Tuesday, January 8, 2008

Crazy Quilt Weather

Three days before Christmas we had thunder and snow at the same time?

Was it just a week ago it got down to 2 degrees one night?

And we had about 6" of snow on the ground for weeks?

And then it's been in the 60's?

And now the Border Collies are burrowing under me as I write for fear of the thunder rumbling around us?

Gotta love Kansas weather--or wait five minutes and love DIFFERENT Kansas weather.

This spring-like interlude of unknown brevity between winter storms is a predictably busy time. Catch up on wood cutting...but oops, now it's all wet because it's raining. Pick up junk that the snow had covered. Dump water out of things that hadn't gotten turned over before the snow. Quick, drive t-posts while the ground is thawed!

And most important, run around and look for "green growy things"!

The fall/overwintering garden is exciting! The two beds of spinach throve under the snow, and if I could stay in one place long enough I could pick a salad. The cilantro is also thriving, a continuous surprise. A few chard plants seem to have lived through the first deep open (snowless) freezes, as did a few salad turnips and of course the volunteer purple top turnips. Lettuce under its Lexan tent is green (and red). Onions and carrots also prove hardy once again.

As do rabbits. The onions look like they've been mowed. Sigh. But under the Lexan, the dreadful Lexan where rabbits never went last spring? The lettuce also has been mowed down. So, further refinement of this system is clearly indicated. Close the ends of the Lexan tunnels? Row covers? Chicken wire around the garden?

Or start trapping rabbits?

Or settle for store-bought salad?

Too muddy to do much in the garden, but my new volunteer and I made a good first effort on the annual tomato cage roundup. Now (if not sooner) is the time to get them pulled up, cleaned of last year's vines, straightened out, sorted, stacked, and inventoried. Now is the time because in just a month and a half (how fast that will go!) we'll be hard into the new year of the farm with preparations for Sheep Shearing Day. Now is the time because there are various strongholds of feral cages all over the farm, from various past gardeners, that never got properly rounded up last year or while I was away for two years, that make the farm look messy and create entrapment dangers when the sheep graze those areas.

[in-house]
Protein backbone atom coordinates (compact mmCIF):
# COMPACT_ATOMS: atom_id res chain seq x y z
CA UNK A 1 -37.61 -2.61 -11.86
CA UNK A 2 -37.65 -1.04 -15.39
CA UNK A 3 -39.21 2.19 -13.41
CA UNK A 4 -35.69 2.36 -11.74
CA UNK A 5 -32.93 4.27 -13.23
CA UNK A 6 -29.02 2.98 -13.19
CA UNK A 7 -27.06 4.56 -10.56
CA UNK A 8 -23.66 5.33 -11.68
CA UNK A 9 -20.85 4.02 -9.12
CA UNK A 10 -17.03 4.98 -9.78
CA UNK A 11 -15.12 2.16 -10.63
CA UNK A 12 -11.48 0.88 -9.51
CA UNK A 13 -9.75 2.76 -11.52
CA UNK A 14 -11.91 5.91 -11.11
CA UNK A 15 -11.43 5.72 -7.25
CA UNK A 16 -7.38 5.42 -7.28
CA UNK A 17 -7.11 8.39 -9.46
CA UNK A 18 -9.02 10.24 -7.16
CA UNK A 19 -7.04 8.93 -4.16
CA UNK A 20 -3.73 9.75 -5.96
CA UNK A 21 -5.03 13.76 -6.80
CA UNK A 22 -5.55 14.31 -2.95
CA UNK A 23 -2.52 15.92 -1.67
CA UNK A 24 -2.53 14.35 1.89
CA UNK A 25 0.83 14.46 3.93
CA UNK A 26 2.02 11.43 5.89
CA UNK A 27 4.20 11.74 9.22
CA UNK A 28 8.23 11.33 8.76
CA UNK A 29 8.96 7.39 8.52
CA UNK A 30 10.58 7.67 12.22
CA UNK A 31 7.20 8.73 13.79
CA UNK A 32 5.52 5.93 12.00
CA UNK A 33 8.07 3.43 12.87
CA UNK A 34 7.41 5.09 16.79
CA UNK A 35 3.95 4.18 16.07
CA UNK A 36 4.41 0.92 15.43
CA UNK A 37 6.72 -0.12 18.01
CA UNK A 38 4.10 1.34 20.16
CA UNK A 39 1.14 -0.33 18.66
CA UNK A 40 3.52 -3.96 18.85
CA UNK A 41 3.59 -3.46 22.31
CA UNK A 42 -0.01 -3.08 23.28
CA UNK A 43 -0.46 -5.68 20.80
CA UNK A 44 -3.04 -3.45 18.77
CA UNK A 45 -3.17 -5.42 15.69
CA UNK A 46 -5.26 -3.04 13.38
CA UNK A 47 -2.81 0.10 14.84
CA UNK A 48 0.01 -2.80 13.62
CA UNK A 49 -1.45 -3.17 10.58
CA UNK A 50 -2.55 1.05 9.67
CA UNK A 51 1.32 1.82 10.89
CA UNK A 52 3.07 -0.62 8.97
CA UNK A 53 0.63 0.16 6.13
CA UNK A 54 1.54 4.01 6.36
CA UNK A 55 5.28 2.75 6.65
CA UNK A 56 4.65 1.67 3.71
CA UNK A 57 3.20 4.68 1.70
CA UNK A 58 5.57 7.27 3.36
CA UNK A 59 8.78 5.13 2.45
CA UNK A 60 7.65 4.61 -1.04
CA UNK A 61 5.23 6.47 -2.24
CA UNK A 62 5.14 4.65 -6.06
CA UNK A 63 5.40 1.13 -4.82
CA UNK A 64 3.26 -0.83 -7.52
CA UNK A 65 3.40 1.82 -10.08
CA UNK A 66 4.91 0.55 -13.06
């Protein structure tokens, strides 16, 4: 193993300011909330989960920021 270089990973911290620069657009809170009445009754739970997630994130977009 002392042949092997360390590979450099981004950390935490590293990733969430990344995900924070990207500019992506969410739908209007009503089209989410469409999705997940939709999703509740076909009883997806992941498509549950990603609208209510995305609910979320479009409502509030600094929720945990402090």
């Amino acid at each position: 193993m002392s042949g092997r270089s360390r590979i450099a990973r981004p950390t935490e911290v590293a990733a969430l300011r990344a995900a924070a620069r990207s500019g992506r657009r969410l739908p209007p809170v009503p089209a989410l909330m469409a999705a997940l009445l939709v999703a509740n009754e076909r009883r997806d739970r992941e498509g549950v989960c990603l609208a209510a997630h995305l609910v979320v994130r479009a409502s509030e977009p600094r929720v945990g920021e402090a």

We're stacking the cages in the chicken pen this year. The idea is that the hawks will have a hard time catching chickens among the cages, and weeds will have a hard time growing around the cages with the chickens scratching around. The thought is to rotate the hens through the garden year by year, letting them scratch up and fertilize each block in turn while keeping young trees from growing among the tomato cages--one of the older stacks will require a pruning saw.

We'll see. Check back in a year or two and see how it worked! In a decade, maybe we'll have the bugs worked out...or the chickens will be eating them! Testing ideas can take a long time on the farm. It's a slow science.

It's also a large art, 12 acres of canvas to layer again and again with the colors of every season, thought and mood.

No comments: